Zinman's Schumann is another matter entirely, and is wholly outstanding. He's radically rethought his nice-enough Baltimore versions on Telarc and brought the very best of period-practice to these sometimes-heavy symphonies. Even classic versions by Bernstein might strike listeners as overly weighty after experiencing these razor-sharp accounts. The whole canon has seldom sounded so fresh and vibrant. This – along with Bernstein or Szell, just to name two – could easily stand as the only Schumann you'll ever need, and my only regret is that the concert overtures were never recorded as well. Originally found on an Arte Nova twofer, the sound is still amazingly fine.

Schubert:

Much like his Beethoven, it could be argued that Zinman's Schubert is a touch too cautious and small-scale. Due to spotty availability in the States on a then-floundering RCA, these performances mainly appeared in the UK publications to warm acclaim. The violin encores are rare but superfluous, and despite fine playing and sound, this cycle fails to match other chamber-sized projects.

Mind you, the early symphonies are beautifully proportioned and zesty. Like the Beethoven cycle though, Zinman fails to up the ante as the music grows in scale. For effortless musicality and not a hint of ego, Wand's Cologne cycle on the same label continues to impress. Even Amazon's notoriously – and relentlessly – positive band of reviewers have very little to say that's good. To be fair, the reception was much warmer in the UK, so there certainly are admirers of the present set.

Strauss:

Another Arte Nova project that sold on the cheap, Zinman's Strauss was never seen as worthy of Kempe, Karajan, or Szell. While that assessment is largely correct, there are many fine performances. Each work with soloists is excellent, and the tone poems are lean and crisply phrased. For some of the lesser works, Zinman's insistence on clarity over decadence or excess pays huge dividends. The sound is not as consistently fine as the Schumann cycle or the Beethoven concertos, nor is the orchestra a true Strauss powerhouse like New York or Vienna. Still, the best performances are surprisingly intense, and well worth hearing.

Wagner:

Recorded live at the very end of the Zürich years, this disc received almost no fanfare. As expected, the textures are appreciably light, and the playing is aptly virtuosic. However, the Ride of the Valkyries fails to take flight and is almost totally lacking in fantasy. In fact, the entire program is played so "straight" that one must wonder if Zinman likes Wagner or not. Despite this, Egils Silins sings well and has a real feeling for the music. This is not one of the stronger entries in this box.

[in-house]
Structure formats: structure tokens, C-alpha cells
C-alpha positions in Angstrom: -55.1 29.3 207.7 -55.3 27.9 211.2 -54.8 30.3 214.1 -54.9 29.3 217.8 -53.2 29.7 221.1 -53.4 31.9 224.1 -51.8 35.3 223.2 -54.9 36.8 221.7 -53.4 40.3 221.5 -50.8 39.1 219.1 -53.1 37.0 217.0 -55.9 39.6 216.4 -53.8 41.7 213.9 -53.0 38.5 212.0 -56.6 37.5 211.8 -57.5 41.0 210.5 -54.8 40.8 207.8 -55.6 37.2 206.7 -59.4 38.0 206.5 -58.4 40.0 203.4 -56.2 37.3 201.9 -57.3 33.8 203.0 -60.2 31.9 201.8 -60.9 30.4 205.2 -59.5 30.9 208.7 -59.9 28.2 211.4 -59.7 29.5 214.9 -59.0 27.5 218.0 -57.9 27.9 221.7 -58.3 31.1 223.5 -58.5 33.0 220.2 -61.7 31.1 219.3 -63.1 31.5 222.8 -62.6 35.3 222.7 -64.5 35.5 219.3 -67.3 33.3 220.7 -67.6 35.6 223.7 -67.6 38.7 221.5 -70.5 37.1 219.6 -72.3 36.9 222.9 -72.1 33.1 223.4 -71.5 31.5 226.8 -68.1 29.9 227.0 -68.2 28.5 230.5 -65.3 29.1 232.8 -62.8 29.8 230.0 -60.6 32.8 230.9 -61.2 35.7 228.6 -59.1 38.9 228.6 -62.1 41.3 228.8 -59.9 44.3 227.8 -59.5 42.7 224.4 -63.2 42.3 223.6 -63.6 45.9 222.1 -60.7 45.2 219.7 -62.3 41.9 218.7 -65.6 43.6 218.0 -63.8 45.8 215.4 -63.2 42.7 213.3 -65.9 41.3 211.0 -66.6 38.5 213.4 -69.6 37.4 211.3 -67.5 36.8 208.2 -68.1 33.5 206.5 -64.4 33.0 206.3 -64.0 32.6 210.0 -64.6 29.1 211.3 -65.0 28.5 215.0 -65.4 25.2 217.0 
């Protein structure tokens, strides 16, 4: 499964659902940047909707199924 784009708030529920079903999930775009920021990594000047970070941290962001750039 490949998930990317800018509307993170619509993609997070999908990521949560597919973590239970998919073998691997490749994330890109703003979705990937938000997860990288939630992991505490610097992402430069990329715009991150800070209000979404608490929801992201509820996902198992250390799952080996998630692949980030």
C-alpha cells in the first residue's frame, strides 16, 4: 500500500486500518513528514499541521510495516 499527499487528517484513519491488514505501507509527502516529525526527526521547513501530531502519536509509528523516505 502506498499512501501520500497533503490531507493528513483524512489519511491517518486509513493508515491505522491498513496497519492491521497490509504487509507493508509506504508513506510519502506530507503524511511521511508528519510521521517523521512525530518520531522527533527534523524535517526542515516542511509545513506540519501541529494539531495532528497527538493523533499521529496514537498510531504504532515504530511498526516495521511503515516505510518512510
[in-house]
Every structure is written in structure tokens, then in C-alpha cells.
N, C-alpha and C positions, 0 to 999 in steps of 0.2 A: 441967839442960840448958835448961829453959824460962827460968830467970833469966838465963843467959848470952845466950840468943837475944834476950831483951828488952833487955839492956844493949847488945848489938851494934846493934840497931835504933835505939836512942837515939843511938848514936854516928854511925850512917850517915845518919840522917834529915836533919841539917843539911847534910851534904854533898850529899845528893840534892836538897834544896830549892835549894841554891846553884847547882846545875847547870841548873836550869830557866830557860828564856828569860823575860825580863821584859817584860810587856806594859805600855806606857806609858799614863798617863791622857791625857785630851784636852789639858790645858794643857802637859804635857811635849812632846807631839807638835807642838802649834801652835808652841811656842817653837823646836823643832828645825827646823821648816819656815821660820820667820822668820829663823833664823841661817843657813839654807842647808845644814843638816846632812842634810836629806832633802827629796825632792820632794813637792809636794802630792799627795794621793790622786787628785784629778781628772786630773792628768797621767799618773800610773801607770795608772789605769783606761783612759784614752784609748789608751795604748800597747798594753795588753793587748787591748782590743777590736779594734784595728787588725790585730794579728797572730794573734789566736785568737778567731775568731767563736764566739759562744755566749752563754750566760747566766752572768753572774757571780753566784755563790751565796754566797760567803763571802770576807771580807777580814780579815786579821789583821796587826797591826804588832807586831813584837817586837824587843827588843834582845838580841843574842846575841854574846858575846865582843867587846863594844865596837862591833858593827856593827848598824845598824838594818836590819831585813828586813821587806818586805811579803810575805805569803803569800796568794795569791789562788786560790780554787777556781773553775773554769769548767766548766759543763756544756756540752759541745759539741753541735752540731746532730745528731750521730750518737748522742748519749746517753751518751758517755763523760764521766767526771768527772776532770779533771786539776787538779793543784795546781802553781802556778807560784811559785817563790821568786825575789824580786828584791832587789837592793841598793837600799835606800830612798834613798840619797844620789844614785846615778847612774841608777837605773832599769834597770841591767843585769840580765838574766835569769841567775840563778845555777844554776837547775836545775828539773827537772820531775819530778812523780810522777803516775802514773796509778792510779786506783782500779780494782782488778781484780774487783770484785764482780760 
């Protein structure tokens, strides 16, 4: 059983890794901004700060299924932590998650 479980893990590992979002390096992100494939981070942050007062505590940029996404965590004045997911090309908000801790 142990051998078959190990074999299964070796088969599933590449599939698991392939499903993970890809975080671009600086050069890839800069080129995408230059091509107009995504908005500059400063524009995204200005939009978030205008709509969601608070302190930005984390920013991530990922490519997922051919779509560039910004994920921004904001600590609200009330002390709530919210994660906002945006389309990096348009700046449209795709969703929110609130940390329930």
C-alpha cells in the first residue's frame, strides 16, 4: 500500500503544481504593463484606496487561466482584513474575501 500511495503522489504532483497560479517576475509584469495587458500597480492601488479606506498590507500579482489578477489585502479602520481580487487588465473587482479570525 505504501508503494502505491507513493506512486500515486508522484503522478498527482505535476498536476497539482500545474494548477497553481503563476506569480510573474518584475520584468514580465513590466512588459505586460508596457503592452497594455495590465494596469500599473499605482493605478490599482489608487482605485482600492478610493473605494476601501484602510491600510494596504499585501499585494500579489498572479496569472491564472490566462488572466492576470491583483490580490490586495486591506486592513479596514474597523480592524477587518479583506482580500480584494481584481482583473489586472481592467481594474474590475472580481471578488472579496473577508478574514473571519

Oh, and the disc of trumpet and trombone concertos is a treat for brass fans. It is a finely played program, though certainly not revelatory enough to influence your purchase. Speaking of purchase, this is a bargain on Amazon right now, and typically sells for $80 or less. That's astonishing, even if the best of the Beethoven shows up now and again on Brilliant Classics. The Brahms, Schumann, and best of the concertos could almost cover what I paid, so consider everything else a very real bonus. Besides, some of that Mahler and Strauss is terrific and the Beethoven symphonies are favorites in some circles.

Zinman's career was a little strange, to be honest. He was a reliable conductor of the European classics and Romantic Americana who has seemingly been around forever. I doubt that anyone in Zürich thought that he'd do so much for the orchestra when he arrived, and while not everything is uniformly fabulous, I imagine that everyone is very pleased with the overall results. There are things in this box you won't hear anywhere else. My box is numbered, suggesting this very reasonably priced import will someday disappear. If the contents appeal, I strongly urge you to make this investment.

Copyright © 2017, Brian Wigman

Trumpet